Planned immigration raids on a mass scale in 10 cities this weekend are not expected to target Waco, but local advocates are recommending caution and emphasizing individual rights.

The head of Immigration and Customs Enforcement on Friday portrayed an upcoming national operation targeting immigrant families as a routine effort that could capture about 200 people and detain them in hotels before they are deported.

“We have seen increased enforcement,” said Anali Looper, an attorney and director of the American Gateways office in Waco. “Though Waco’s not on the list, I do think people need to be careful. I don’t want people to shape their lives around the fear of a raid, but they do need to know what their rights are.”

The weekend’s operation will target people with final deportation orders in 10 major cities, including Chicago, Los Angeles, New York and Miami, and predominantly focus on Central American families who have arrived at the U.S. border with Mexico in unprecedented numbers.

Matthew Albence, acting director of U.S. Immigration and Customs Enforcement, said the operation is similar to one in 2016 under President Barack Obama and another in 2017 under President Donald Trump. The Obama-era operation resulted in about 10% of those targeted being arrested, and the Trump effort had a lower arrest rate, Albence said.

Looper said her organization is staunchly opposed to mass raids of this kind for several reasons.

“We acknowledge that people that don’t have lawful status are subject to deportation, but we feel, as an organization, that mass arrests, mass raids, are just an atrocity,” Looper said.

She said those tactics, while explicitly stated to be targeting criminals, have a chilling effect on people without legal status, discourage them from contacting law enforcement to report crimes, and cause widespread fear, particularly among mixed-status families.

“This is just not the way to accomplish enforcement,” Looper said.

The operation, targeting 2,000 people, could yield about 200 arrests based on the outcomes of previous crackdowns. Trump has said on Twitter that his agents plan to arrest millions of immigrants in the country illegally.

The family operation will focus on 10 court dockets with large numbers of families that have arrived recently and been ordered to leave the country, but that does not mean arrests will limited to those areas, Albence said. Authorities will go where their investigations lead, even if it’s five states away.

“This family operation is nothing new,” Albence told the AP. “It’s part of our day-to-day operations.”

The operation will target entire families that have been ordered removed, but some families may be separated if some members are in the country legally. Albence gave a hypothetical example of a father and child in the U.S. illegally but a mother who is not.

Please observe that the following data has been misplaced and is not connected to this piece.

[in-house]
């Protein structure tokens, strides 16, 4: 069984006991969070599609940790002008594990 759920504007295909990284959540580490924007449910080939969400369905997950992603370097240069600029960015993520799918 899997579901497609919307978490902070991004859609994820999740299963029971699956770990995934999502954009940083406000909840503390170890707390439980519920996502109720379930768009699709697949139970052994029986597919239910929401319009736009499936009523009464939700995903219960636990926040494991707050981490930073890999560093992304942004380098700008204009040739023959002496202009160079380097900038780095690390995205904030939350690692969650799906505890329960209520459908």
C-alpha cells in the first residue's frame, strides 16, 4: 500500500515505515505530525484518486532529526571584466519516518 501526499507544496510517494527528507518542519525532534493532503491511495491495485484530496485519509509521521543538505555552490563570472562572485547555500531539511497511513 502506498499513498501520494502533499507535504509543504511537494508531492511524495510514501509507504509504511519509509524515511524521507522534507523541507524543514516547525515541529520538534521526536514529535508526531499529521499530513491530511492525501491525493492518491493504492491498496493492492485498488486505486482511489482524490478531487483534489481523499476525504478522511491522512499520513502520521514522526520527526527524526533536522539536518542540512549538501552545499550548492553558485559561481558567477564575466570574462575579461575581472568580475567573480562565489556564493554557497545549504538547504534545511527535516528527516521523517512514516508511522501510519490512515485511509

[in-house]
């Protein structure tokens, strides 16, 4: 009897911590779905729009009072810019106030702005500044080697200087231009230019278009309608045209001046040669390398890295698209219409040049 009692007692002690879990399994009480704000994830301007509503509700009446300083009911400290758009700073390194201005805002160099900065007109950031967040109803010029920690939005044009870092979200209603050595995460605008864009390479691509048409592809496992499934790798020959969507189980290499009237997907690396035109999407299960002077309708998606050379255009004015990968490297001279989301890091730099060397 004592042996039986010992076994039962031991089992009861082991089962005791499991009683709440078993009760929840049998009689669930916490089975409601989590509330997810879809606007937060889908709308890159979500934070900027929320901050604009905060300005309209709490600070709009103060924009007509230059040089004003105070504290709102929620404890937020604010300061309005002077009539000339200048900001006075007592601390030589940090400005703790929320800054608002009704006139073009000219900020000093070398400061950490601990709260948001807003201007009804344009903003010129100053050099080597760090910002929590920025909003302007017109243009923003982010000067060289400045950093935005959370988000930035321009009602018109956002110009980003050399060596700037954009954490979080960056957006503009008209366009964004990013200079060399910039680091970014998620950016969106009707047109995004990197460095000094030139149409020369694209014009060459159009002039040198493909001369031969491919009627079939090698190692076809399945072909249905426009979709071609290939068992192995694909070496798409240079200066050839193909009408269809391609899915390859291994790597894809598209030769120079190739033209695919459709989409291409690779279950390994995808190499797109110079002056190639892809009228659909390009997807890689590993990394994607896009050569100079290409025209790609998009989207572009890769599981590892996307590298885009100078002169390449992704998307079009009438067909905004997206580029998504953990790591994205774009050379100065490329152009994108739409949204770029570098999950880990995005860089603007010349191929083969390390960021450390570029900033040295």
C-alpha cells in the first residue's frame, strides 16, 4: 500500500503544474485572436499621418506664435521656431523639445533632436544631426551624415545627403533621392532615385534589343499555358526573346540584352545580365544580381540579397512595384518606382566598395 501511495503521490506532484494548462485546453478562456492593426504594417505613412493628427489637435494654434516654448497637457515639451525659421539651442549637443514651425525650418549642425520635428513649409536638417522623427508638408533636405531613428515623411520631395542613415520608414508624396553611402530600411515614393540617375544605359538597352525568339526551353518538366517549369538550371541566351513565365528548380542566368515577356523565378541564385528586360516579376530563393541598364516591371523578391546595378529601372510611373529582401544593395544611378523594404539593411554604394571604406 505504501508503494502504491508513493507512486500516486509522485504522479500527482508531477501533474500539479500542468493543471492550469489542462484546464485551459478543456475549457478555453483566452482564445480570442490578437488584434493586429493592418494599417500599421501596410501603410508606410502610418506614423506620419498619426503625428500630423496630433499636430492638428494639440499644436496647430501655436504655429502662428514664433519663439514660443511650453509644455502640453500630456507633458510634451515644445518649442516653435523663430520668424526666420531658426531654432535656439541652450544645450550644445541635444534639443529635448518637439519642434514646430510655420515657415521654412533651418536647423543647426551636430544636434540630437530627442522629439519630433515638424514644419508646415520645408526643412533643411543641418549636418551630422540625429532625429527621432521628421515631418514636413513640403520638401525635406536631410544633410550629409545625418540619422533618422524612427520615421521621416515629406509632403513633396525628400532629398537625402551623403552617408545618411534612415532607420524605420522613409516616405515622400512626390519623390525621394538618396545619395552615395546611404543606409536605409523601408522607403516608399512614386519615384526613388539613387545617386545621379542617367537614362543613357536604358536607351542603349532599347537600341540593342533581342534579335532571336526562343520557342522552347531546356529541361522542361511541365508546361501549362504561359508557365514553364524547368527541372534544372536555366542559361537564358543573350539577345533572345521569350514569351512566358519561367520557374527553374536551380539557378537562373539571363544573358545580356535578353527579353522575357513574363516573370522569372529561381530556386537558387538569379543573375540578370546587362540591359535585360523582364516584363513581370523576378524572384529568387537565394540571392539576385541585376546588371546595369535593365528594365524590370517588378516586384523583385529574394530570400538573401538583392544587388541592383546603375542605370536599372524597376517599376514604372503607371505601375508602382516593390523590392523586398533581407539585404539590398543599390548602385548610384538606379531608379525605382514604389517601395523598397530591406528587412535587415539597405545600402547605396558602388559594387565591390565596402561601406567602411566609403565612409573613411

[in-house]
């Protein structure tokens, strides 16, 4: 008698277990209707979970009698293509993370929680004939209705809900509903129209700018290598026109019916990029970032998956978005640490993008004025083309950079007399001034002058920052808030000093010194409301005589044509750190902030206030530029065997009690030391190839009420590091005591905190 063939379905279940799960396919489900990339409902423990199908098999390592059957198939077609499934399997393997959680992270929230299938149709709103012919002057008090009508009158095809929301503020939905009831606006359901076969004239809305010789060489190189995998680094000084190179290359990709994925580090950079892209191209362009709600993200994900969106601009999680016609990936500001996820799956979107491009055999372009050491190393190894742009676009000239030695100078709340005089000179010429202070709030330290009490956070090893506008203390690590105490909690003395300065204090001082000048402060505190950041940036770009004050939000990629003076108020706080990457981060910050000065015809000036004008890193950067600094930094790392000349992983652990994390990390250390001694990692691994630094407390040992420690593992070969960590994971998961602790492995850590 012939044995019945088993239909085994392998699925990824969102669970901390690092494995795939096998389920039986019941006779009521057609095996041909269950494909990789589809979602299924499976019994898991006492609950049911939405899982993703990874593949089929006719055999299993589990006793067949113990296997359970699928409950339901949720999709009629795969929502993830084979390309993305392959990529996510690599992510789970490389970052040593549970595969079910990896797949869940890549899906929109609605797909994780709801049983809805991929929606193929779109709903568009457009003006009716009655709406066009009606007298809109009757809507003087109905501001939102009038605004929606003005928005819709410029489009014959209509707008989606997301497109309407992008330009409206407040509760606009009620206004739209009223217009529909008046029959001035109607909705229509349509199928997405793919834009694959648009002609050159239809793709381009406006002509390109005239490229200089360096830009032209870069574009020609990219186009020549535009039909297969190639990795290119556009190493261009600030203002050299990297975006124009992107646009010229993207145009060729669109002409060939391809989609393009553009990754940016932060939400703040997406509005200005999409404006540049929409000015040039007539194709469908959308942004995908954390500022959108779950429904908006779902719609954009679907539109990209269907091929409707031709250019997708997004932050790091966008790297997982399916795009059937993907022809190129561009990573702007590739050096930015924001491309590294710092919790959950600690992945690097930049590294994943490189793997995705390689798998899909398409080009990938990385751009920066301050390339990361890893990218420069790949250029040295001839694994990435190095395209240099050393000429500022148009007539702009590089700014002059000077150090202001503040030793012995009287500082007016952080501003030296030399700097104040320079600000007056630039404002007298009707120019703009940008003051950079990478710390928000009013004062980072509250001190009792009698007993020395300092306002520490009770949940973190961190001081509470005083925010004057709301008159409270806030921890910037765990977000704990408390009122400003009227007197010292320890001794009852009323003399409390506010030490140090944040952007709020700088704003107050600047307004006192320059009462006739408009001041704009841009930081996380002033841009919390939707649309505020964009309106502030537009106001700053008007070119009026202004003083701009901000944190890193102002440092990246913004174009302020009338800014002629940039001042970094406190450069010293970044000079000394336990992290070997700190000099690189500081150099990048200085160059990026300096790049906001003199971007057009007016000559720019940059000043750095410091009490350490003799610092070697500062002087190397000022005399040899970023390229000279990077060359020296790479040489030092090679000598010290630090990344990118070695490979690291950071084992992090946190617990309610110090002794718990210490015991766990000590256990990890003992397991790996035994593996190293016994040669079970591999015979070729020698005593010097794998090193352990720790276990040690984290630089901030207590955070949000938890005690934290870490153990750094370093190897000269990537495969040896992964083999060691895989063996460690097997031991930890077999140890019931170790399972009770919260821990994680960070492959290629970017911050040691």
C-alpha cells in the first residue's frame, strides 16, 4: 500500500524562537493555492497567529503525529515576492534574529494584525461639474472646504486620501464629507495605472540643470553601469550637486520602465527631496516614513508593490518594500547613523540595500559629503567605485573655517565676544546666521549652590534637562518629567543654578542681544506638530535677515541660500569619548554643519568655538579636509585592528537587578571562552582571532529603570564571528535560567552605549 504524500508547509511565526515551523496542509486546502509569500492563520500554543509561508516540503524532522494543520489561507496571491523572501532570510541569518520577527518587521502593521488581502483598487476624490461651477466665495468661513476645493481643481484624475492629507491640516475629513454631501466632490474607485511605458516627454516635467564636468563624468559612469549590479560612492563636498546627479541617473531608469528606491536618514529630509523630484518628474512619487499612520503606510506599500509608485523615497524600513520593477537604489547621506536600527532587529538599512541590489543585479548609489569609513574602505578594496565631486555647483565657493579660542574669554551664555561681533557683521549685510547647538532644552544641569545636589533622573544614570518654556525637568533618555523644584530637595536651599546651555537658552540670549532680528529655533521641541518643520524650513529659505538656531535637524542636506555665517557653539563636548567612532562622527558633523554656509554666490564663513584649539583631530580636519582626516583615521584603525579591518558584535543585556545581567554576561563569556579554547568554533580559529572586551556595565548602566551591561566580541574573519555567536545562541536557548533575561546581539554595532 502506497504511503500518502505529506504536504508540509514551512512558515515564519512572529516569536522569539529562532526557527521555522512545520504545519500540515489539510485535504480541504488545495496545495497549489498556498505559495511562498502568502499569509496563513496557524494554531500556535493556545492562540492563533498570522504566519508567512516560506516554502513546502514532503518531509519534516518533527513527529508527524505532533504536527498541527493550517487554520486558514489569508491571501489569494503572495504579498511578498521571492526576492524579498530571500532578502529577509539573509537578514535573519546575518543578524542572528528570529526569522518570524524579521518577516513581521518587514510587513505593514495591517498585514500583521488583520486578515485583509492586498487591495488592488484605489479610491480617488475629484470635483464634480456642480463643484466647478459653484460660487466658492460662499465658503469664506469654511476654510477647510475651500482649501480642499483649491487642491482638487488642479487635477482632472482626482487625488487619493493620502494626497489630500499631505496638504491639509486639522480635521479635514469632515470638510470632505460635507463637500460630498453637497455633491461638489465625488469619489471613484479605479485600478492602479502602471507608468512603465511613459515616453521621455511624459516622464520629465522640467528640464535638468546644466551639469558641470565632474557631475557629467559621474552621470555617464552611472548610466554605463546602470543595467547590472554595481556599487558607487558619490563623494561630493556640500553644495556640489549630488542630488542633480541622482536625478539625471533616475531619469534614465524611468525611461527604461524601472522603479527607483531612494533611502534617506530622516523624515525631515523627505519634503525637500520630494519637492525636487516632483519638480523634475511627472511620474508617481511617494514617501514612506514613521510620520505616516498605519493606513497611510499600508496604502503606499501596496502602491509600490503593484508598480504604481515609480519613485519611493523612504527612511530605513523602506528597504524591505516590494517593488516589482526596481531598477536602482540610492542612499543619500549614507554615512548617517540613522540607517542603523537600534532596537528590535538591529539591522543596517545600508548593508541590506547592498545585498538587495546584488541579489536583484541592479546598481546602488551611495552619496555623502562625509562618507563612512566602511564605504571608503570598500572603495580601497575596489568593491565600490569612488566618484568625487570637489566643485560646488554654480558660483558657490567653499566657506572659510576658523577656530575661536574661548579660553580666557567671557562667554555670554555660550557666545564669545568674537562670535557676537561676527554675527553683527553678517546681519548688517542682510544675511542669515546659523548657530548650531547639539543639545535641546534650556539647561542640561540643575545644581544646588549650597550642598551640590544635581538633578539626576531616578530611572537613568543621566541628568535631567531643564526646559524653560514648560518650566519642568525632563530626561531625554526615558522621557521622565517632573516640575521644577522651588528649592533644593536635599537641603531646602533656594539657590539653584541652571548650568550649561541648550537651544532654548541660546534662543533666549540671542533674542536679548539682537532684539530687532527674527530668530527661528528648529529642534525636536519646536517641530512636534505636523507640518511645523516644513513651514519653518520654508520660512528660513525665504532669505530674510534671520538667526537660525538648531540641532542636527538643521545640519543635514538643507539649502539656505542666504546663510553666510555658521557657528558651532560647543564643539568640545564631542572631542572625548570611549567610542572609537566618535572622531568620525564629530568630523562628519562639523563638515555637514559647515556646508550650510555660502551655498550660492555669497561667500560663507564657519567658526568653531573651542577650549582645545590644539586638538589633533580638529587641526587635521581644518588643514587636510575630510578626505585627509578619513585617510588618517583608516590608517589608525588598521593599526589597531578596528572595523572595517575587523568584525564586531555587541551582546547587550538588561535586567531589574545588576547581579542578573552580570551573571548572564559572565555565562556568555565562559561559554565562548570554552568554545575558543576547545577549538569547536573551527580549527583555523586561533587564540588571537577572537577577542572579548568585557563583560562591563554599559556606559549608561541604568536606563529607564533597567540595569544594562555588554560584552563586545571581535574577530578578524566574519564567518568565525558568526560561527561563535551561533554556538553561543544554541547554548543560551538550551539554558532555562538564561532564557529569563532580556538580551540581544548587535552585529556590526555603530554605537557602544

“If the mother wants to return voluntarily on her own with the family, she’ll have an opportunity to do so,” he said.

An ICE press release dated June 24 states officers made 52 arrests throughout South and Central Texas over a four-day enforcement surge, and that 16 arrests took place in the “Austin/Waco” area. The press release lists four examples of men arrested, including one in Waco and one in Killeen, who have criminal convictions and either had received deportation orders or had previously been deported.

An ICE spokesperson said the agency does not break down arrests by specific area and did not clarify how many arrests took place in McLennan County. 13 of those arrested did not have criminal histories or prior contact with ICE. Looper said at least one Waco resident was a “collateral arrest.”

“Typically what happens is someone is being tracked by ICE because they have a prior deportation order,” Looper said. “ICE will follow that person to a public area, or stop them in a vehicle and begin to conduct an arrest.”

During the arrest, ICE officers will question other individuals about their identity and citizenship status, then potentially make further arrests, she said. While people have the right to remain silent, they do not always know it, she said.

“People answer the questions even though they don’t have a legal obligation to answer,” Looper said. “They could remain silent, but it’s scary when you’re with law enforcement and don’t necessarily know what your rights are.”

She said in individual cases, it is not uncommon for people to get caught in bureaucratic snags that prevent them from appearing in immigration court. In one case, a client of hers had shown up to court as instructed, but was told to leave by a clerk who incorrectly told him he did not have a hearing scheduled.

“That is so common,” Looper said. “There are people who aren’t trying to be malicious, but it’s such a complicated system and it’s not running smoothly. People get swept up in it.”

The McLennan County Sheriff’s Office did not return calls for comment.

The Associated Press contributed to this story.

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